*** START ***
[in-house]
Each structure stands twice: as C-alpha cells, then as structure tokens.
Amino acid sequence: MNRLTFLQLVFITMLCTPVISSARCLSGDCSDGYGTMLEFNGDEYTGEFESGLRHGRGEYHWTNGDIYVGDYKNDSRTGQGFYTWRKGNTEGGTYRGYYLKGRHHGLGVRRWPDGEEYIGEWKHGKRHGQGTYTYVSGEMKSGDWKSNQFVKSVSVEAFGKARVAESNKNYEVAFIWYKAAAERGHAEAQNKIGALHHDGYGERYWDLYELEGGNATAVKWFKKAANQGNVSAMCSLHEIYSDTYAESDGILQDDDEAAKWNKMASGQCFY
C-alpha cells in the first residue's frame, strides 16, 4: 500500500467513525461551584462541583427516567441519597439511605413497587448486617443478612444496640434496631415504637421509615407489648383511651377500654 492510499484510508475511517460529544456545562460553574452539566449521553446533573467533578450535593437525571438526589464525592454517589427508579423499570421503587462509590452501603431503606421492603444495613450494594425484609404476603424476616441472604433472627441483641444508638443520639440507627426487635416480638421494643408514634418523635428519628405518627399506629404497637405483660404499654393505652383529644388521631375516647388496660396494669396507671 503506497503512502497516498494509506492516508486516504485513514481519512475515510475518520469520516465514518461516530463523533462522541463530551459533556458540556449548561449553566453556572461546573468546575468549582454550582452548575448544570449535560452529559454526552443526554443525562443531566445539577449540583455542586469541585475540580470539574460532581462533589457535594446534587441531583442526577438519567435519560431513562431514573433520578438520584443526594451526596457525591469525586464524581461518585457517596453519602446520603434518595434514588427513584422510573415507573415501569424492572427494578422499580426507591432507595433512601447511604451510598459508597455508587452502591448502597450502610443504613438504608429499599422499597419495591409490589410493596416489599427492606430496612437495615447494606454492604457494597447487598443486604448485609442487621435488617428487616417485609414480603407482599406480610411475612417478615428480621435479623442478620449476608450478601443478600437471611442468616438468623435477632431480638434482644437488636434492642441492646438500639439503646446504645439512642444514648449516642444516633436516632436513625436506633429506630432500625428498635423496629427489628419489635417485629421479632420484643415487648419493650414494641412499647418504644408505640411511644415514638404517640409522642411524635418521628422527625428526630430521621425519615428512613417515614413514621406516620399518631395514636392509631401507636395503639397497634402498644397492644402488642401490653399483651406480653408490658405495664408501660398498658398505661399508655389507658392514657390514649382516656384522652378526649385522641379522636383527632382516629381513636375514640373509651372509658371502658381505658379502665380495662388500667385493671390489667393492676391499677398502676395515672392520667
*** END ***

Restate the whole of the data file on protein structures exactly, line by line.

[in-house]
Each structure stands twice: as C-alpha cells, then as structure tokens.
Amino acid sequence: MNRLTFLQLVFITMLCTPVISSARCLSGDCSDGYGTMLEFNGDEYTGEFESGLRHGRGEYHWTNGDIYVGDYKNDSRTGQGFYTWRKGNTEGGTYRGYYLKGRHHGLGVRRWPDGEEYIGEWKHGKRHGQGTYTYVSGEMKSGDWKSNQFVKSVSVEAFGKARVAESNKNYEVAFIWYKAAAERGHAEAQNKIGALHHDGYGERYWDLYELEGGNATAVKWFKKAANQGNVSAMCSLHEIYSDTYAESDGILQDDDEAAKWNKMASGQCFY
C-alpha cells in the first residue's frame, strides 16, 4: 500500500467513525461551584462541583427516567441519597439511605413497587448486617443478612444496640434496631415504637421509615407489648383511651377500654 492510499484510508475511517460529544456545562460553574452539566449521553446533573467533578450535593437525571438526589464525592454517589427508579423499570421503587462509590452501603431503606421492603444495613450494594425484609404476603424476616441472604433472627441483641444508638443520639440507627426487635416480638421494643408514634418523635428519628405518627399506629404497637405483660404499654393505652383529644388521631375516647388496660396494669396507671 503506497503512502497516498494509506492516508486516504485513514481519512475515510475518520469520516465514518461516530463523533462522541463530551459533556458540556449548561449553566453556572461546573468546575468549582454550582452548575448544570449535560452529559454526552443526554443525562443531566445539577449540583455542586469541585475540580470539574460532581462533589457535594446534587441531583442526577438519567435519560431513562431514573433520578438520584443526594451526596457525591469525586464524581461518585457517596453519602446520603434518595434514588427513584422510573415507573415501569424492572427494578422499580426507591432507595433512601447511604451510598459508597455508587452502591448502597450502610443504613438504608429499599422499597419495591409490589410493596416489599427492606430496612437495615447494606454492604457494597447487598443486604448485609442487621435488617428487616417485609414480603407482599406480610411475612417478615428480621435479623442478620449476608450478601443478600437471611442468616438468623435477632431480638434482644437488636434492642441492646438500639439503646446504645439512642444514648449516642444516633436516632436513625436506633429506630432500625428498635423496629427489628419489635417485629421479632420484643415487648419493650414494641412499647418504644408505640411511644415514638404517640409522642411524635418521628422527625428526630430521621425519615428512613417515614413514621406516620399518631395514636392509631401507636395503639397497634402498644397492644402488642401490653399483651406480653408490658405495664408501660398498658398505661399508655389507658392514657390514649382516656384522652378526649385522641379522636383527632382516629381513636375514640373509651372509658371502658381505658379502665380495662388500667385493671390489667393492676391499677398502676395515672392520667